The sheer sway of stupidity in European countries and the Union itself is staggering. The crisis that started in 2007 should have supplied a little extra insight and convinced them it’s time to quit shilly-shallying, time for politics to regain the upper hand: that the hour of European government is, at last, upon us. On the contrary, it would seem the crisis has taught them nothing, in spite of the huge financial burdens the Union has now agreed to bear.

Though the nations have pledged huge sums and painful sacrifices, idiocy prevails, and what Europe seems to do best is keep a stupid smile on its face. As the euro swings up and down more and more frantically, the heads of state just put on a happy face and trust that their show of high spirits will infect the markets. Our leaders don’t talk about the raging storm, lest they be taken to task for dozing at the helm, simply hoping the financial waters will miraculously calm down on their own.

England can't go it alone

Meanwhile they are trying to spend their way out of the maelstrom, which isn’t such a bad idea, but paying isn’t the only thing needful. Our helmsmen have the impression they’ve already taken care of the politics, already shown the requisite leadership by signing off on the Lisbon Treaty and holding a couple of summits with the major governments. The only upside of the crisis is that national governments have suddenly stopped taking it out on the Eurocrats in Brussels. In their heart of hearts they know perfectly well that the world thinks Europe is on its last legs. The fault lies with the states and their national politicians: indeed, a fool often take the guise of a moderate, practical man who thinks he has mastered the art of disillusionment, of the infectious nonchalant approach.

England is a past master in that art of apparent disenchantment, steeped as it is in illusions and incantations: the illusion that it can go it alone, as the heir to its own empire; incantations to mask the facts and fill the void with agitation in lieu of action. All that Nick Clegg’s Liberal Democrats have done is to retreat from their Europeanist positions to form a young, cheerful, photogenic government with Eurosceptic [Tory leader] David Cameron. The day they clinched the coalition deal, to wit, Graham Watson told the BBC “there’s no problem with Europe”. For the time being, he added, no further transfers of sovereignty or powers are planned or desired.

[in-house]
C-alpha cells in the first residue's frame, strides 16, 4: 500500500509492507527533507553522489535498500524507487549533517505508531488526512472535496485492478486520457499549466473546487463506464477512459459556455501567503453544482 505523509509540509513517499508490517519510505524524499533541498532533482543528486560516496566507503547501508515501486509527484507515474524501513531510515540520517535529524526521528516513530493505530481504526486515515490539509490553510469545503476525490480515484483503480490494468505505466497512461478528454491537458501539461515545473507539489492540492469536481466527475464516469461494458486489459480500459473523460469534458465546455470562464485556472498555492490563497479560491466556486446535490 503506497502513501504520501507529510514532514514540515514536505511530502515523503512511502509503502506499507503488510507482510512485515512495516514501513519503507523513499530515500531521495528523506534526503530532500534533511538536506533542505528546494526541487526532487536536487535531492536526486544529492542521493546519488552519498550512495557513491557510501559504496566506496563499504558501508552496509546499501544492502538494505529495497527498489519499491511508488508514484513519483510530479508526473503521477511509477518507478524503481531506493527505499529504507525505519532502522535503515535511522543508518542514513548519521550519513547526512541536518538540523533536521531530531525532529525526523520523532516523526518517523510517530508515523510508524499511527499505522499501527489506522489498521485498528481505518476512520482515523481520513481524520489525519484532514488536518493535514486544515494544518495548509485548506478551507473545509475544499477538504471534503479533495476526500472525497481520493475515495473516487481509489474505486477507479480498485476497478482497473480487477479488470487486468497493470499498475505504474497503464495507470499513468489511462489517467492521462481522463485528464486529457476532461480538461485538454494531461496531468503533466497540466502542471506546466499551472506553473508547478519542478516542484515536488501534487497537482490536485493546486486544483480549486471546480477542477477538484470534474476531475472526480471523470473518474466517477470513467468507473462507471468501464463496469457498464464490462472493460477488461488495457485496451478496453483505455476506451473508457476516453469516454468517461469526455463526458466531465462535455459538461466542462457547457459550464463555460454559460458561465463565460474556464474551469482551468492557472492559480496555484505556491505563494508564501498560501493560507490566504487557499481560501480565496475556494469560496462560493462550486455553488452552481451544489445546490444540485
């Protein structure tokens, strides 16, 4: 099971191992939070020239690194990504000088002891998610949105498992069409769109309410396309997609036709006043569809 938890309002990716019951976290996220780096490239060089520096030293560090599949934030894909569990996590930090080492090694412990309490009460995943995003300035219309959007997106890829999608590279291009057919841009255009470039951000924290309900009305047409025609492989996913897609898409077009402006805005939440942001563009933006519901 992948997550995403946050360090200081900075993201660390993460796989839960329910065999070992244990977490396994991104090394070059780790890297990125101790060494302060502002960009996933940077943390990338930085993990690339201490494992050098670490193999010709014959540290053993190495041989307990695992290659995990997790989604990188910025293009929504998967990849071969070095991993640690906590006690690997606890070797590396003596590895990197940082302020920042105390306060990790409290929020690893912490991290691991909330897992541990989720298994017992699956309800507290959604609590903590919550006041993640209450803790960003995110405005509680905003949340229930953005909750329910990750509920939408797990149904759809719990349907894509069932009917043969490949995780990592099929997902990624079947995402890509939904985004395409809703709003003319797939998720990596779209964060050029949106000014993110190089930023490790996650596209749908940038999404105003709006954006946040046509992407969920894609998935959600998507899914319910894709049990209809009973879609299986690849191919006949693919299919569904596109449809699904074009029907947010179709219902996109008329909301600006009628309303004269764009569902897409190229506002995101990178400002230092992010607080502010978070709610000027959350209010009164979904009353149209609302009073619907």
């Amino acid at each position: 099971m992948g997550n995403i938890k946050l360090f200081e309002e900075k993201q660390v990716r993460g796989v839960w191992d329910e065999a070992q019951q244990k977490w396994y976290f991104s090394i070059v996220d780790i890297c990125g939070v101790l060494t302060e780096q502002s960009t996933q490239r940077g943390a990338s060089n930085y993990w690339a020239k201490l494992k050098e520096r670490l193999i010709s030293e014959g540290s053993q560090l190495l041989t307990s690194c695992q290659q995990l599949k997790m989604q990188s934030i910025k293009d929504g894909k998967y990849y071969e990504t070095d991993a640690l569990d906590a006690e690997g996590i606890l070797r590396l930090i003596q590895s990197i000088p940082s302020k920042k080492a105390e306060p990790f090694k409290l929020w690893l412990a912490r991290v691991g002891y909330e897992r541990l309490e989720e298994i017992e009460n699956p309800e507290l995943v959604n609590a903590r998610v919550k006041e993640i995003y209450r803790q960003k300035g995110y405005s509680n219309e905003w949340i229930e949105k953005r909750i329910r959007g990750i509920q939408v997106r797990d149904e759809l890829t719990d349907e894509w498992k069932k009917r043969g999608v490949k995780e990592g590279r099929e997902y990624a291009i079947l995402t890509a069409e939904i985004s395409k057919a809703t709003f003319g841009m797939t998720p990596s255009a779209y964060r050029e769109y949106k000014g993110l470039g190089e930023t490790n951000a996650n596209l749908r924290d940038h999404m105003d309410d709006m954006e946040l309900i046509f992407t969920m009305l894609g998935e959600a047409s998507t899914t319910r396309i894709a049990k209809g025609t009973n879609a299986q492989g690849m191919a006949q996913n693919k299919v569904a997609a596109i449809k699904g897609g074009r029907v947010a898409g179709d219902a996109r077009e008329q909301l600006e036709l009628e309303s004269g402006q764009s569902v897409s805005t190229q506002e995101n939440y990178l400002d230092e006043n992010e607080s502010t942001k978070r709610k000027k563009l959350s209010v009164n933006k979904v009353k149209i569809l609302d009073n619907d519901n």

Europe is faring better than the US

But new transfers of sovereignty are a must at this very moment if Europe is finally to become a credible political entity (credible to the markets, the United States, China, India). And at this very moment Europe’s leadership, like a passer-by importuned by a second and then a third beggar, is begging off: “Yeah, but we just paid the other guy.” And yet nearly every passing day makes it painfully obvious, what with the crisis and the sacrifices demanded of us, that failing a sea change in the Union, there’s precious little hope on the horizon.

Economically, to be sure, Europe is faring better than the US. But the US is not falling apart because it’s a federal system, i.e. a visible entity. Underneath the euro, on the other hand, is a suit of armour, and inside that armour a nonexistent knight. It’s as though European culture didn’t have a long tradition of scepticism about markets and the predominance of the economy, a tradition that has given rise to fratricidal wars, but has also stood its ground by inventing democracy, checks and balances, the autonomy of the political sphere, and the welfare state.

A currency born with a fundamental defect

In the aftermath of the war, that deep-rooted culture bred a union of states that were aware of their own limitations and resolved to pool their old sovereign powers ­– a union which, among other things, has upheld the welfare state to stave off the extremisms born of social turmoil in the 19th century. It’s as though we’d never had a hallowed tradition of opposition to the reign of the market and the economy, a tradition that ranges from Condorcet and Adam Smith’s ethical and political theories to Beveridge and Keynes’ social proposals. Since the 18th century, Europe has been a wellspring of such ideas and ideals, which have now been forgotten.

The euro was born with that fundamental defect. The market and the banks were everything, the great demiurge sat in Frankfurt [headquarters of the European Central Bank]. Politics was there to guarantee the necessary freedom to securise financial dealings. Harmony was to ensue automatically, so there was no need to allow for the worst-case scenario. But the worst has now come to pass, it’s already upon us.

We can act as though it weren’t there, and give that illusion the name of pragmatism. But pragmatism without the wholesale transformation of Europe isn’t pragmatism – nor even disenchantment. It is an ideology aspiring to ultimate hegemony. And when allied with inertia, it packs the power of sheer stupidity. The power to block, as the German constitutional court and the English would have it, any further – and badly needed ­– transfers of sovereignty. It packs the punch, doubtless gratifying but utterly useless, of smiling in the face of adversity even as the crisis bears down on societies and democracies to tear them apart.